I have always perceived an inherent contradiction between Chomsky's 'no tampering' idea and ANY version of Merge (or any Merge-like operation) driven - under the principle of Economy - by the need for features of a syntactic object A to be 'checked', 'satisfied', etc. by 'properties' (features, values) of a second object B. Whether the checking/satisfaction process involves unvalued features becoming valued, or valued features becoming 'licensed', or 'agreeing' between themselves, etc. is inmaterial, as far as I can see, at this level of generality.
Not that any sophisticated reasoning is involved on my part in this respect, on the contrary: I just feel that if, say, an unvalued attribute of a category A gets valued as a consequence of A's being Merged to B (or a valued attribute of A is 'licensed' by, say, 'agreement' with a parallel attribute of B, etc.), then A, B, or both, have been 'tampered with' in a flagrant way. After all, a 'category' (a syntactic object visible to Merge) being ultimately just a set of such 'features', to the extent that the state of whatever attribute-value pair of A or B may be involved is altered by the merger, so is the object A (or B) itself.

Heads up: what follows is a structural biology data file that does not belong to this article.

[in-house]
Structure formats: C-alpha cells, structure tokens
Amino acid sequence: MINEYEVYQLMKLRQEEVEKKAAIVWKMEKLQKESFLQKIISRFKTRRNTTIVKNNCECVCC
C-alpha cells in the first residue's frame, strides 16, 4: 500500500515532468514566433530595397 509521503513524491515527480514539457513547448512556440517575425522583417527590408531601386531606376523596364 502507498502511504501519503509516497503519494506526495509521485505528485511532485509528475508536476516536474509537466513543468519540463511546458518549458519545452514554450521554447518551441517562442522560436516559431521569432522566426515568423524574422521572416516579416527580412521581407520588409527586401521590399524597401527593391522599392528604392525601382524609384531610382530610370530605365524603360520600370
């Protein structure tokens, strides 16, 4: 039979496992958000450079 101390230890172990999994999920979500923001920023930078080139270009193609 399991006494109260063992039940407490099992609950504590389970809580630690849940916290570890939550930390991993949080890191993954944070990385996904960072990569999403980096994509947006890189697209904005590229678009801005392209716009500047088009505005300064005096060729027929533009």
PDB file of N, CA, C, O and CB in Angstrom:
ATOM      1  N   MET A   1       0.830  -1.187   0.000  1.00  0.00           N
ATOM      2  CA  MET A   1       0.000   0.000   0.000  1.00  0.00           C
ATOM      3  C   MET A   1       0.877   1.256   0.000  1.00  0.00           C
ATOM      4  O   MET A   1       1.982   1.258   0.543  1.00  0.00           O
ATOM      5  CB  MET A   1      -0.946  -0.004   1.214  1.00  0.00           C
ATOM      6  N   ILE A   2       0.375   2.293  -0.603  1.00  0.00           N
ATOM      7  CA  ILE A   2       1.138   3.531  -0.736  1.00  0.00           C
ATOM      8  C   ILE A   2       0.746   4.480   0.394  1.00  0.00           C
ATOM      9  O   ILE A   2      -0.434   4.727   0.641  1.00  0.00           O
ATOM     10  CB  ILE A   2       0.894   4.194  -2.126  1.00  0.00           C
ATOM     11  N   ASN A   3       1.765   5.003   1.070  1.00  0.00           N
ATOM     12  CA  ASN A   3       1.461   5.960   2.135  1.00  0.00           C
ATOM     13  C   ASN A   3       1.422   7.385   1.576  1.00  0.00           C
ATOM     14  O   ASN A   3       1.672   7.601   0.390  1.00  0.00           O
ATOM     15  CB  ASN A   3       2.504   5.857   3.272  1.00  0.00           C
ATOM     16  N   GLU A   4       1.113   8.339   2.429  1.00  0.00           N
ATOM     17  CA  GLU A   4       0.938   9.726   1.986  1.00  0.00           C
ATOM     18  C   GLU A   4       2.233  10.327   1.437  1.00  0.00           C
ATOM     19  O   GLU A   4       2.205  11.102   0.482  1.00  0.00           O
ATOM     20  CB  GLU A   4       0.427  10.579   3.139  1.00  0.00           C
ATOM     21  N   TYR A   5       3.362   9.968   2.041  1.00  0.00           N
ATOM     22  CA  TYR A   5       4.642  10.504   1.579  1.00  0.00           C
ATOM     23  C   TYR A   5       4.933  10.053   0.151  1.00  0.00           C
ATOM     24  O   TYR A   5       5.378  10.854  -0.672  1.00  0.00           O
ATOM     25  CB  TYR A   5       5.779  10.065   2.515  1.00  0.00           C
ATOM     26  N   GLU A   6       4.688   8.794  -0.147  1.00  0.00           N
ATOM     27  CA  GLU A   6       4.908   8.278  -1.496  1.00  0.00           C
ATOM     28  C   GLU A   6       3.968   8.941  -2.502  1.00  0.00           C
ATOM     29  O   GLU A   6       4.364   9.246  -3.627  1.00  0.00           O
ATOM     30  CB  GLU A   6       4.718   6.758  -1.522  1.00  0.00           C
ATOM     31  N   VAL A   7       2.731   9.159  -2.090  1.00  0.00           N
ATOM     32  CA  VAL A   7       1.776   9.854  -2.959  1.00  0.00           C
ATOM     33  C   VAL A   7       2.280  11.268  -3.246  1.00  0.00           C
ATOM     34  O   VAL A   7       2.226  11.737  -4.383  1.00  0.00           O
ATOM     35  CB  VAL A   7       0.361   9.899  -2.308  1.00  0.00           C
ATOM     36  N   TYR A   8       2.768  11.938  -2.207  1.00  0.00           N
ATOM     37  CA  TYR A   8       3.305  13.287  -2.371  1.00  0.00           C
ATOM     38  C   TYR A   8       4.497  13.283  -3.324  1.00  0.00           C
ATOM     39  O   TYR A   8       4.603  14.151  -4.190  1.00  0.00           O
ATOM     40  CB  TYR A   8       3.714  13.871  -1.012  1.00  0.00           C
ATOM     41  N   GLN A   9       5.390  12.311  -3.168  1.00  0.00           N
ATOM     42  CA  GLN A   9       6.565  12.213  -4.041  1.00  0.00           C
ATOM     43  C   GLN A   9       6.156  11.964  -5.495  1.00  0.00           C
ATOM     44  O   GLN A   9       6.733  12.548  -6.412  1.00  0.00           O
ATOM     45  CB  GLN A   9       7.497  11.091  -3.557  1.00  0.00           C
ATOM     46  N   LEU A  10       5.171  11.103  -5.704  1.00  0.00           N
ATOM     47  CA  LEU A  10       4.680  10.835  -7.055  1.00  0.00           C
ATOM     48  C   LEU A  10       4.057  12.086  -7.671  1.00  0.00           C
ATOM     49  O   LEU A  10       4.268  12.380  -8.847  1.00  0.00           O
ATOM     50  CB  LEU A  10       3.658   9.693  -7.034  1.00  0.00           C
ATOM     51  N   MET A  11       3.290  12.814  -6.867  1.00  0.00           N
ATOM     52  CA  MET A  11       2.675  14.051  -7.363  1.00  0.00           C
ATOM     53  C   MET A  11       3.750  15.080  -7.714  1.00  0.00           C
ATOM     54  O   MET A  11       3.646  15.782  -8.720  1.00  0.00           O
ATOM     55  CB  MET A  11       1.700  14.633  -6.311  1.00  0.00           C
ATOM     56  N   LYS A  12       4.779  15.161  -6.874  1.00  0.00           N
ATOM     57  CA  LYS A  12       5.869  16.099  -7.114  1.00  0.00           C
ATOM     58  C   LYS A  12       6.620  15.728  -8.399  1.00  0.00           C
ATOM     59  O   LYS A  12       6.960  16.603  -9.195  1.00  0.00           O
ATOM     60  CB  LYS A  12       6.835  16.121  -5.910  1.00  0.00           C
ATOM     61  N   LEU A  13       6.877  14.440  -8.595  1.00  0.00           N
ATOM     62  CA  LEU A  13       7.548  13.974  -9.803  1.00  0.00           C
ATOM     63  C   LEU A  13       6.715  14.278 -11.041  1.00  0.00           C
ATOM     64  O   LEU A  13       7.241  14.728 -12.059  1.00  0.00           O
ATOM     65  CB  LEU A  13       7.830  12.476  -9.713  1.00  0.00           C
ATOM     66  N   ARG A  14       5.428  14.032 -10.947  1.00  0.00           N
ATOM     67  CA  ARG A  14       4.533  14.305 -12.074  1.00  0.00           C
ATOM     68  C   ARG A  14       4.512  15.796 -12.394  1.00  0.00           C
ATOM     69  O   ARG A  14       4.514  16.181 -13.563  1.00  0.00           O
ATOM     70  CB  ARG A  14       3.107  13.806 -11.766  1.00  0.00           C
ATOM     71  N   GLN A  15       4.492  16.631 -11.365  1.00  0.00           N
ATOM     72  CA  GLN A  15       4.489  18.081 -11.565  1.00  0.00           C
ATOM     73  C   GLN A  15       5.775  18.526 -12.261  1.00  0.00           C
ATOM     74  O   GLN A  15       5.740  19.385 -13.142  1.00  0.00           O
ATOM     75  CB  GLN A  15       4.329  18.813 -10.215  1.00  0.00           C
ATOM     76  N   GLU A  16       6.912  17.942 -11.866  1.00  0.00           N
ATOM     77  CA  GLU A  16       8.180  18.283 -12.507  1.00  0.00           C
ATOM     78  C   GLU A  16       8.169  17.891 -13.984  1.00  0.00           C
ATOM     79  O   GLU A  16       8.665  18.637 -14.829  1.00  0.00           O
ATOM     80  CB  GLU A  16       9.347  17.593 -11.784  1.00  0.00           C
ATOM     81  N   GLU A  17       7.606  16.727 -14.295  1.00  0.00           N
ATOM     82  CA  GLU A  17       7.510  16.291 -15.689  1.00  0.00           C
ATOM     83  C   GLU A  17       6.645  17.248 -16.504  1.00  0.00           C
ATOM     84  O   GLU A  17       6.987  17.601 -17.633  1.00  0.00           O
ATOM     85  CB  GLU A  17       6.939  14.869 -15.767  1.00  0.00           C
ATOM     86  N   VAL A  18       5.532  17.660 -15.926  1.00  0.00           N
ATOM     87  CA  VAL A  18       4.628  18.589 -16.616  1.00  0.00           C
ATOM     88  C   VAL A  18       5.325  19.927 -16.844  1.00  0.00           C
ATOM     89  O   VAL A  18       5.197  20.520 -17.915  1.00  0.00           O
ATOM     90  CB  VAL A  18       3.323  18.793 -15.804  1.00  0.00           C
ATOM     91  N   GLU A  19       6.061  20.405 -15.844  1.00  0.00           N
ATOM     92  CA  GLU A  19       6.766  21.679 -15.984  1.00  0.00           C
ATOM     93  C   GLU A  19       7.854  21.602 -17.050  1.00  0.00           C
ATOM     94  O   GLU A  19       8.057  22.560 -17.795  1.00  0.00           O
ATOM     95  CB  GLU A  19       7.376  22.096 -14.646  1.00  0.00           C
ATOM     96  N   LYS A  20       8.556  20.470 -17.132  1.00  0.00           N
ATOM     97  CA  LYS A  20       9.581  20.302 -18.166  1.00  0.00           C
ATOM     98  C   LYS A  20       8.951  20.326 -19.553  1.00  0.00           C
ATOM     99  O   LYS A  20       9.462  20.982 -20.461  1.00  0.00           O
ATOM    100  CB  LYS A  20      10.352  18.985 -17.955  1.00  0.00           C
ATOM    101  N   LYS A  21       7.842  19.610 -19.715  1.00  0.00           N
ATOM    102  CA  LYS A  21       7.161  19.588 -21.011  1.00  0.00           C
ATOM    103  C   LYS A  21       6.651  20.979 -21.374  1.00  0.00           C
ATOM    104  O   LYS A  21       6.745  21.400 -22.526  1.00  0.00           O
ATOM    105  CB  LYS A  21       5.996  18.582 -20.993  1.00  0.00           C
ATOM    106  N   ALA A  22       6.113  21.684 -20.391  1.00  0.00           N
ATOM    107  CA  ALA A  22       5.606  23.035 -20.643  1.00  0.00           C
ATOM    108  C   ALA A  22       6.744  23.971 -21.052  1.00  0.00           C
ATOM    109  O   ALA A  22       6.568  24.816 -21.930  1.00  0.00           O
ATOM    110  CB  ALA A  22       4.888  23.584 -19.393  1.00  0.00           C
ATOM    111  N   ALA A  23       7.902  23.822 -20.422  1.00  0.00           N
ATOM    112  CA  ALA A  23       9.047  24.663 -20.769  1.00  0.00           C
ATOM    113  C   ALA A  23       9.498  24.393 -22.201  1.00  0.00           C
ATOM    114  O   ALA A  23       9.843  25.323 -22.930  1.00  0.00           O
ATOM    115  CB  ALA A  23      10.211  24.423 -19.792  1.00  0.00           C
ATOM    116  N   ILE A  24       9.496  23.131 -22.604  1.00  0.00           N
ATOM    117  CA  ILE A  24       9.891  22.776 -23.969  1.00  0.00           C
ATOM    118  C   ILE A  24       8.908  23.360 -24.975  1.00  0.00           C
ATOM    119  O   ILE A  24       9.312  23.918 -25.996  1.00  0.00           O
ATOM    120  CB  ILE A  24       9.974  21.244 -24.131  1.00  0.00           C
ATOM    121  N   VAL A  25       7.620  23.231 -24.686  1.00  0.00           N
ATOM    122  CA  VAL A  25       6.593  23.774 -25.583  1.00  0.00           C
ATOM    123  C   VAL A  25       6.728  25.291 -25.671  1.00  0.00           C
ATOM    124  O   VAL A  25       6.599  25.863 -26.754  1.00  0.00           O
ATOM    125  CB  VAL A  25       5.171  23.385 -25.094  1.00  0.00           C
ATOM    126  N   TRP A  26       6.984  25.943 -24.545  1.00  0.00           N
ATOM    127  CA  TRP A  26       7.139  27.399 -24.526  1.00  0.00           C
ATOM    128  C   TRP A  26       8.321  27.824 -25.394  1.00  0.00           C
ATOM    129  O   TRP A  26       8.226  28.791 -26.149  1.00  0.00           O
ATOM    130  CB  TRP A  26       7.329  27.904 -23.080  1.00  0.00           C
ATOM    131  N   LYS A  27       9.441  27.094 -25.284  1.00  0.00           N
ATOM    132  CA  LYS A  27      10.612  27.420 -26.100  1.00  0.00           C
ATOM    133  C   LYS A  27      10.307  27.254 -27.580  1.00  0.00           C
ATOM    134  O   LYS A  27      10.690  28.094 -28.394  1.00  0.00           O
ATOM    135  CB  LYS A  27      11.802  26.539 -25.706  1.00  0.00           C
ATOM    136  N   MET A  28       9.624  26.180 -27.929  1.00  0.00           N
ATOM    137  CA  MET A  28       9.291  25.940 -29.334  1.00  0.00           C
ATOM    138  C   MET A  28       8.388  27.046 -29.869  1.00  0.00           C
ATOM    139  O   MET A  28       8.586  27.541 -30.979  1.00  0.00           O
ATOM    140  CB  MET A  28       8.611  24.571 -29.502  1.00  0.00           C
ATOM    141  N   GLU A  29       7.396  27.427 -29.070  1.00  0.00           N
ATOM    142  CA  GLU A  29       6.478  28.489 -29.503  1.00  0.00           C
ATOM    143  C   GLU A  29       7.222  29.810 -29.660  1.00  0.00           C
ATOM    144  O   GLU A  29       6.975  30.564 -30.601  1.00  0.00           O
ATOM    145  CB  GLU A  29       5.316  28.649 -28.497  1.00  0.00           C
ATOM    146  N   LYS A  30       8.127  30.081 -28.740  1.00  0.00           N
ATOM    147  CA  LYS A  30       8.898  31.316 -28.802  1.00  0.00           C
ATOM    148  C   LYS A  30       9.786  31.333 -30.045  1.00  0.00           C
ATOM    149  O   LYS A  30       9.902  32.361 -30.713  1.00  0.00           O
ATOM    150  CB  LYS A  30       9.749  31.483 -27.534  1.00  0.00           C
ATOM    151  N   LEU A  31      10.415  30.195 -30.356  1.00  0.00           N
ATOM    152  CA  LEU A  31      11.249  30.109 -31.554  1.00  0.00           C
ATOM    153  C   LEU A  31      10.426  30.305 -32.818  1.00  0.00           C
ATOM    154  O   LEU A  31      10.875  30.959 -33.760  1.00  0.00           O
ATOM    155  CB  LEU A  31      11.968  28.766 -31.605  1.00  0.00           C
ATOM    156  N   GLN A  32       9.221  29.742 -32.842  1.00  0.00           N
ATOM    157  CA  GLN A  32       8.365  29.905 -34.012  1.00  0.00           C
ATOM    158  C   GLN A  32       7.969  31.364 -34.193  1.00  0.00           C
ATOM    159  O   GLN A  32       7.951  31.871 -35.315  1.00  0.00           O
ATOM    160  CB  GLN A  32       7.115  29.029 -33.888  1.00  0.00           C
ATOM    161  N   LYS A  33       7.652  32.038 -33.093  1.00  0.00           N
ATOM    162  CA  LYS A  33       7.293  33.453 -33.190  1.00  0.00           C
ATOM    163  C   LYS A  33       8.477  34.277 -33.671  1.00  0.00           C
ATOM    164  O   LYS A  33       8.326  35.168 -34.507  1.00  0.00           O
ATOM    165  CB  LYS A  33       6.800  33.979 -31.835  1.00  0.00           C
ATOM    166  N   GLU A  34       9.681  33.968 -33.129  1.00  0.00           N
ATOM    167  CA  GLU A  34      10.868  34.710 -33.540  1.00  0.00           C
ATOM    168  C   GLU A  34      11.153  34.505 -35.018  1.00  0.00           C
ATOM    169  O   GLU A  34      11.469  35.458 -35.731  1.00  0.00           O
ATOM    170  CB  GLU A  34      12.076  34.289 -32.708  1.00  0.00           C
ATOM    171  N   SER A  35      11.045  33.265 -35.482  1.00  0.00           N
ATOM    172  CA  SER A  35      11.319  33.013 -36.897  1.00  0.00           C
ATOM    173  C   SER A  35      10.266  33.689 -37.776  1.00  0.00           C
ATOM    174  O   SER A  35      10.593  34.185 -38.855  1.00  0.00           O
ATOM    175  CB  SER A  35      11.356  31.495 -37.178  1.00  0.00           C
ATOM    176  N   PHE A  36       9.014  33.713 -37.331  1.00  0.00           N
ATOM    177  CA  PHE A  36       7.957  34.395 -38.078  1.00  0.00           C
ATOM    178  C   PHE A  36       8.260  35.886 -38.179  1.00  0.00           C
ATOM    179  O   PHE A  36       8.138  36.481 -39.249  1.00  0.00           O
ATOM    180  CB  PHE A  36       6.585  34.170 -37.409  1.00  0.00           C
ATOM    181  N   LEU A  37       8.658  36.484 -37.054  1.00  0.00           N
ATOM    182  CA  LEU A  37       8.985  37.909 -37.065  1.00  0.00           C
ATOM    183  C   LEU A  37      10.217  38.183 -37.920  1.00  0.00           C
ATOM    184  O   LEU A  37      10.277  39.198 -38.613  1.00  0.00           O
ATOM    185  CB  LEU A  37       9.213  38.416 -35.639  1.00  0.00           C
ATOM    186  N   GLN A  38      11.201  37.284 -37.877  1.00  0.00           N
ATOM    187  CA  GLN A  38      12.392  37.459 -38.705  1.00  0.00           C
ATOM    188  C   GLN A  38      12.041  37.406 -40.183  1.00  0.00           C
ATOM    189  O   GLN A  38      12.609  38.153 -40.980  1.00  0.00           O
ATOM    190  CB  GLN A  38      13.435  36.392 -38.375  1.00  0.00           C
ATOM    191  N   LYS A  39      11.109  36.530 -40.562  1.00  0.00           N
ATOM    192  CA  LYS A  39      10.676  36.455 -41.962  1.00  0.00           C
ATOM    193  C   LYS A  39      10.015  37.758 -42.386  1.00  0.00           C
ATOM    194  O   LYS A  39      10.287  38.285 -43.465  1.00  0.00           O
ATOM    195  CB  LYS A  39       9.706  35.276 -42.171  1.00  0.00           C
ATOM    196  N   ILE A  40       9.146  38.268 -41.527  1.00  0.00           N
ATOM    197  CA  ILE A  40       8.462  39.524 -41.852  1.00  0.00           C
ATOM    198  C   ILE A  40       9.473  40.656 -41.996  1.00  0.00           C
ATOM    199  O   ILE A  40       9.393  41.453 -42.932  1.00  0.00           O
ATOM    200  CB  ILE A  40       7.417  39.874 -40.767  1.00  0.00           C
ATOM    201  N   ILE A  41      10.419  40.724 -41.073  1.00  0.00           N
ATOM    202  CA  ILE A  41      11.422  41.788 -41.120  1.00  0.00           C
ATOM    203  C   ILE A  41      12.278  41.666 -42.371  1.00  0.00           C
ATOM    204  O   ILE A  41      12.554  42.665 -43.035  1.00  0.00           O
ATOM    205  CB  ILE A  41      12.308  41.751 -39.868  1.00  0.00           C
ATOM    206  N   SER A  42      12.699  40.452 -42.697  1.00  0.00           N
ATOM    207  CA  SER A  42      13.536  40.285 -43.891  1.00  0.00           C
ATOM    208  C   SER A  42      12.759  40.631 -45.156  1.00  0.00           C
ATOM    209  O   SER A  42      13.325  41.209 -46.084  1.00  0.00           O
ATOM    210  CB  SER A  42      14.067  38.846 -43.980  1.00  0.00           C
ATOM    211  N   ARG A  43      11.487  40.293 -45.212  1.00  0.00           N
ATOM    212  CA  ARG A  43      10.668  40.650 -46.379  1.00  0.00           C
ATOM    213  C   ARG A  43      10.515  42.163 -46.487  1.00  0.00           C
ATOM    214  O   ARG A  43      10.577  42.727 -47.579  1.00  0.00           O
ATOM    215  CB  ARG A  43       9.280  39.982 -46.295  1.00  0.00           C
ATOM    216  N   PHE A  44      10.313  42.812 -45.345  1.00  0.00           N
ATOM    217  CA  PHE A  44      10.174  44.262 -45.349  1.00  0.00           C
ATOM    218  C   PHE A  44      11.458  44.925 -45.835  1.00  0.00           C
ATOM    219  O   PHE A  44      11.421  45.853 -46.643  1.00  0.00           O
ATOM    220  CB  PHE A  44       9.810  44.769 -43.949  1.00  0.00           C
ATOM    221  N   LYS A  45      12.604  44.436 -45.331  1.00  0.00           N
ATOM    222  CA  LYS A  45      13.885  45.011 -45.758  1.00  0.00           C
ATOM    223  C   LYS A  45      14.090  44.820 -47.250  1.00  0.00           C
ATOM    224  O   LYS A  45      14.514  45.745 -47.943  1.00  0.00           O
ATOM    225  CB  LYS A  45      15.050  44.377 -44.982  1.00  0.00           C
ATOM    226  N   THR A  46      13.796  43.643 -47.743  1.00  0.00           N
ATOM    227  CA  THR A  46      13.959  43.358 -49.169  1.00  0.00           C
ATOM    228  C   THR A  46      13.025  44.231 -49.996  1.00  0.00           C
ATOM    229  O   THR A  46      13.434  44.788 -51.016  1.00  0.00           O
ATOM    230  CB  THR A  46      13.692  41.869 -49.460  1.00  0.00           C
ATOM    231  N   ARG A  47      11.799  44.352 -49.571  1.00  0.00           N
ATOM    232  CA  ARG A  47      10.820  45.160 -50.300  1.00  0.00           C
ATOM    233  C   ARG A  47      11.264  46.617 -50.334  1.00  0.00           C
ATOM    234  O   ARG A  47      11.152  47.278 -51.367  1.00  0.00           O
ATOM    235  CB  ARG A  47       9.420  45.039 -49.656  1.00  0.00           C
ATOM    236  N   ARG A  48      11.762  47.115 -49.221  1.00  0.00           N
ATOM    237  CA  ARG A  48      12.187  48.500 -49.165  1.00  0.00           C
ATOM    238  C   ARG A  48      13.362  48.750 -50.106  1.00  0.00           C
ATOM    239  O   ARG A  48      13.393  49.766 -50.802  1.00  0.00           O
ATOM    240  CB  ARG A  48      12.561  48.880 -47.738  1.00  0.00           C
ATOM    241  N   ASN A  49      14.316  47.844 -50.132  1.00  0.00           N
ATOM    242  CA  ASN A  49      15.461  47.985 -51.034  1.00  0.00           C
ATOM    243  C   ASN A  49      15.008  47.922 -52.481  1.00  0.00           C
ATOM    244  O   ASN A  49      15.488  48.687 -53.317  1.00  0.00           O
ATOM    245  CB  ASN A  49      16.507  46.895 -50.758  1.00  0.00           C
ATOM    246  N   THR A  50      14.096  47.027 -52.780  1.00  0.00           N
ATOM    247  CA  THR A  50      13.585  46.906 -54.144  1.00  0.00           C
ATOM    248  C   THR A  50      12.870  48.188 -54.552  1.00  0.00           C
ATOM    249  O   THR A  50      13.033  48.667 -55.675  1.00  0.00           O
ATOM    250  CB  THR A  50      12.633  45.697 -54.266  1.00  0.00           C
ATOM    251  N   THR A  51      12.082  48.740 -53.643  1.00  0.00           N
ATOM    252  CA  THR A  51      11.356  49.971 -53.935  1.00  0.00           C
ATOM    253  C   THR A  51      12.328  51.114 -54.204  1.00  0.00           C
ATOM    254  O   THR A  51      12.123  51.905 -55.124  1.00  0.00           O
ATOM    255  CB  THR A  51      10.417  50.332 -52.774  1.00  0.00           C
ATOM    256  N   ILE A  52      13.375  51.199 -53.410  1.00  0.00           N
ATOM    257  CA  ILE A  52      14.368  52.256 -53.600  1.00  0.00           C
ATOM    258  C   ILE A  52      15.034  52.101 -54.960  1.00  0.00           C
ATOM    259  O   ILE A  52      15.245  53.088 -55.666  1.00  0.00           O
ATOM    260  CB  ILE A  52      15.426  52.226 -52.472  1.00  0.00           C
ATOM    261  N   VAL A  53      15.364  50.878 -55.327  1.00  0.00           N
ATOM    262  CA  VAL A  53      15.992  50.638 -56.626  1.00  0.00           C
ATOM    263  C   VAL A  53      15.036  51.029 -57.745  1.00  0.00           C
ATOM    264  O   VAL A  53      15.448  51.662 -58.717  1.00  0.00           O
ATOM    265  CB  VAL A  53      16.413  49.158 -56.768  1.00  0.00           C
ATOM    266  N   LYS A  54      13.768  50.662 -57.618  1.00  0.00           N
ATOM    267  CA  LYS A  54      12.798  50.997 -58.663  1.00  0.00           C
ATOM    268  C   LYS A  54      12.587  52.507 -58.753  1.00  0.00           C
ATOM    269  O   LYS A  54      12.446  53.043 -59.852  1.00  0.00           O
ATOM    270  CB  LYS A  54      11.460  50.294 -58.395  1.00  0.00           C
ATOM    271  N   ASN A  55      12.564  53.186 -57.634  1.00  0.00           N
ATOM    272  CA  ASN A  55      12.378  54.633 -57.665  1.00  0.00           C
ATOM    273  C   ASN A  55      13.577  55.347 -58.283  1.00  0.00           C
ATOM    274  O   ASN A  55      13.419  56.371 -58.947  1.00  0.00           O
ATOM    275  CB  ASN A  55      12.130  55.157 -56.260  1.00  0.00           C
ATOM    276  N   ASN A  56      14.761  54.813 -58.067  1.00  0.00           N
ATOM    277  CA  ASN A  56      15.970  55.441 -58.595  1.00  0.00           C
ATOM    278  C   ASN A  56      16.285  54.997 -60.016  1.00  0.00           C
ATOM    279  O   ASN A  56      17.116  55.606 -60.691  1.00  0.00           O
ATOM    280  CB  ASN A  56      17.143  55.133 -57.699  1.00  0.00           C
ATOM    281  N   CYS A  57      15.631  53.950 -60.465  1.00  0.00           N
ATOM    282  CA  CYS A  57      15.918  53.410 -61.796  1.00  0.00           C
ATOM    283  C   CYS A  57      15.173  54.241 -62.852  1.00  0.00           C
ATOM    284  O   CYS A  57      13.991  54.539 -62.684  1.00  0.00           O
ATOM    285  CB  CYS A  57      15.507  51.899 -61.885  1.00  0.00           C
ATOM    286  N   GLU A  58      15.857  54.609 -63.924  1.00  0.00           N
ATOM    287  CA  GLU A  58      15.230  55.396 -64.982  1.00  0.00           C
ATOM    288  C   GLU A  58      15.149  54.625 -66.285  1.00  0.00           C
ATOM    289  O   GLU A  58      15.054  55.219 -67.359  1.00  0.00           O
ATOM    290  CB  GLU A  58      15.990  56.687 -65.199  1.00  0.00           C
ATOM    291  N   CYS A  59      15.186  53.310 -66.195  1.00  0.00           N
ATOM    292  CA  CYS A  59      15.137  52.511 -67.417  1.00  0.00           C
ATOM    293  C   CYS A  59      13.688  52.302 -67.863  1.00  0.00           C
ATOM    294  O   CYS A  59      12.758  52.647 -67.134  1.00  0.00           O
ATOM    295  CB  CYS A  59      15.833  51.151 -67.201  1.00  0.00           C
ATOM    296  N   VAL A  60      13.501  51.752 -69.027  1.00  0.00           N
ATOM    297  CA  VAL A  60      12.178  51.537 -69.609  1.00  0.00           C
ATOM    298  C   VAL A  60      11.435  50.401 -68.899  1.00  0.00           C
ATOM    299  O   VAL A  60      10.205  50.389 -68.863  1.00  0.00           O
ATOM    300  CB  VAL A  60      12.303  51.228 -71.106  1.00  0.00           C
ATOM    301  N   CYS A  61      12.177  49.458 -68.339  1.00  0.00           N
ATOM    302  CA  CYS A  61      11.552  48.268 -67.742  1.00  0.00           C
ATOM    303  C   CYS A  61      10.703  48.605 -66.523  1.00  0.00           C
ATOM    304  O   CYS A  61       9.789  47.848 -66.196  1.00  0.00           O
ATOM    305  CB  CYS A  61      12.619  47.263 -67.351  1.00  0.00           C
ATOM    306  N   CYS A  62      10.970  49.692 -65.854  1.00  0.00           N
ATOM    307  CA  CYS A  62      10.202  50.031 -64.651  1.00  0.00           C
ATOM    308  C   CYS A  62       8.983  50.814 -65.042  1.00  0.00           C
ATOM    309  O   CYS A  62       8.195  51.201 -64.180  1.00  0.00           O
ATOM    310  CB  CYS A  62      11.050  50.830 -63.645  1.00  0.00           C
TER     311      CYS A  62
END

I do not know whether 'no tampering' remains an important principle of current minimalist syntax, but, if it does, I would like to know how that difficulty (if it is such and not just a misconception of mine) has been circumvented, and, if it no longer does, I would still want to know why the idea has been abandoned.